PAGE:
5 Richard A. McCormick, S.J., "Ambiguity in Moral Choice," as reprinted in Doing Evil to Achieve Good, eds. Richard A. McCormick and Paul Ramsey (Chicago: Loyola University Press, 1978), p. 39.
6 "The Question Is Not Closed," p. 72.
7 In "On Responsible Parenthood," pp. 90-91, the same authors declare: "The true opposition is not to be sought between some material conformity to the physiological processes of nature and some artificial intervention. For it is natural to man to use his skill in order to put under human control what is given in physical nature. The opposition is to be sought really between one way of acting which is contraceptive [in a bad sense] and opposed to a prudent and generous fruitfulness, and another way which is in an ordered relationship to responsible fruit fulness and which has a concern for all the essential human and Christian values," i.e., contraception of individual acts specified morally now by their being ordered to the fostering of love responsibly toward generous fecundity.
8 As Pope John Paul II beautifully puts matters in Veritatis splendor, no. 71, our freely chosen deeds "do not produce a change merely in the state of affairs outside of man but, to the extent that they are deliberate choices, they give moral definition to the very person who performs them, determining his profound spiritual traits."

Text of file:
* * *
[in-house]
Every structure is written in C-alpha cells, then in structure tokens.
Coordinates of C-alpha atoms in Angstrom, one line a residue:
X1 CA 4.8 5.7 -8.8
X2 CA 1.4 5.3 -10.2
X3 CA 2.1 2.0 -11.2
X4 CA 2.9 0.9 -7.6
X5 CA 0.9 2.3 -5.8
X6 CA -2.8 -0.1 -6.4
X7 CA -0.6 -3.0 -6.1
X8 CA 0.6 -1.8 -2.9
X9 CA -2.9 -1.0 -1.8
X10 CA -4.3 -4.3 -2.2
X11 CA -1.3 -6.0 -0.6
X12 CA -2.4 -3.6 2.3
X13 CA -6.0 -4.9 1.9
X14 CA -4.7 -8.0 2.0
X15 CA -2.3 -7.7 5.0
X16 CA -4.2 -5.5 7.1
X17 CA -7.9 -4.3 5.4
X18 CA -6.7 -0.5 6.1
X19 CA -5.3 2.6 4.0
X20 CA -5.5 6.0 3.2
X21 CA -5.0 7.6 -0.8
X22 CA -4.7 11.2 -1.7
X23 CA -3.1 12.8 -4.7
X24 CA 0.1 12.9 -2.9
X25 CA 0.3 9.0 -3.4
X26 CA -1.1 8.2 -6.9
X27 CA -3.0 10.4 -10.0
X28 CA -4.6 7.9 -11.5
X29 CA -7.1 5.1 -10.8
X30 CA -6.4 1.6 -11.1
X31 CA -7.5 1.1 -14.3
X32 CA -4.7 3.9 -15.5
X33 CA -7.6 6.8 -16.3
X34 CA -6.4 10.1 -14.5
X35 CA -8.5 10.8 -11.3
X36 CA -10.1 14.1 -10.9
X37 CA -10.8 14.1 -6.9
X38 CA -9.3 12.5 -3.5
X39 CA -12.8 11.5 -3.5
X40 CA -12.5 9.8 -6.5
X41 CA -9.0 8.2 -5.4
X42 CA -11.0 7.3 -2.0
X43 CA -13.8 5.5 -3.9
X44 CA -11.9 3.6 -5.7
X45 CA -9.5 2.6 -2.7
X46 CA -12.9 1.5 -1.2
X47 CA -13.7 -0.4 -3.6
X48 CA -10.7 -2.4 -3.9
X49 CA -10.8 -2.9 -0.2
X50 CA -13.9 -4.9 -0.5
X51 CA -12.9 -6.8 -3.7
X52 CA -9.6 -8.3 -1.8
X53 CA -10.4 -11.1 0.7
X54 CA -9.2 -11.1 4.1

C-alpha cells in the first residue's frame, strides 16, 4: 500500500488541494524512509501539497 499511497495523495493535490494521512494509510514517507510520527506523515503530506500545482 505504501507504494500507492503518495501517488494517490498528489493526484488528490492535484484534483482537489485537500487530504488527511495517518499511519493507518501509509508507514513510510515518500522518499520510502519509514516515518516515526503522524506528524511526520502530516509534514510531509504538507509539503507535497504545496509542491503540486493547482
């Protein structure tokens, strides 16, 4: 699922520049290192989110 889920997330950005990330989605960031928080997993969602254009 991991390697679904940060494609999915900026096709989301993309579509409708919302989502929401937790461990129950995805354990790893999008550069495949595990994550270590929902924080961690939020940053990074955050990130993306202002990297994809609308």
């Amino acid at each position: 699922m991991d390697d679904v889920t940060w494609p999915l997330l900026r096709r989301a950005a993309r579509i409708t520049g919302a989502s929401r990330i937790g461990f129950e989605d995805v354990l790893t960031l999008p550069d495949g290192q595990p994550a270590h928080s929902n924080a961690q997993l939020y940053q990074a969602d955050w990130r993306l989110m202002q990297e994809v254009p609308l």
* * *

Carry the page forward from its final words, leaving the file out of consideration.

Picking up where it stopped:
9 On this see Vatican Council II, Declaration on Religious Liberty (Dignitatis humanae), n. 3.
10 On this see St. Thomas, Summa theologiae, 1-2,100,3, ad 1.
11 On this see, for example, John Paul II, Encyclical Veritatis splendor, no. 12.
12 This is precisely the claim made by Louis Janssens in his previously cited essay, "Considerations on Humanae Vitae," and by Rosemary Ruether in her contribution to Contraception and Holiness (New York: Herder & Herder, 1964).
13 Pope Paul VI, Encyclical Humanae vitae, no. 14.
14 On this see John Paul II, Encyclical Veritatis splendor, no. 78: "The morality of a human act depends primarily and fundamentally on the 'object' rationally chosen by the deliberate will ... The object of the act of willing is in fact a freely chosen kind of behavior .. the proximate end of a deliberate decision which determines the act of willing on the part of the acting person."
15 Pope John Paul II, Apostolic Exhortation on the Role of the Christian Family in the Modern World (Familiaris consortio), no. 32.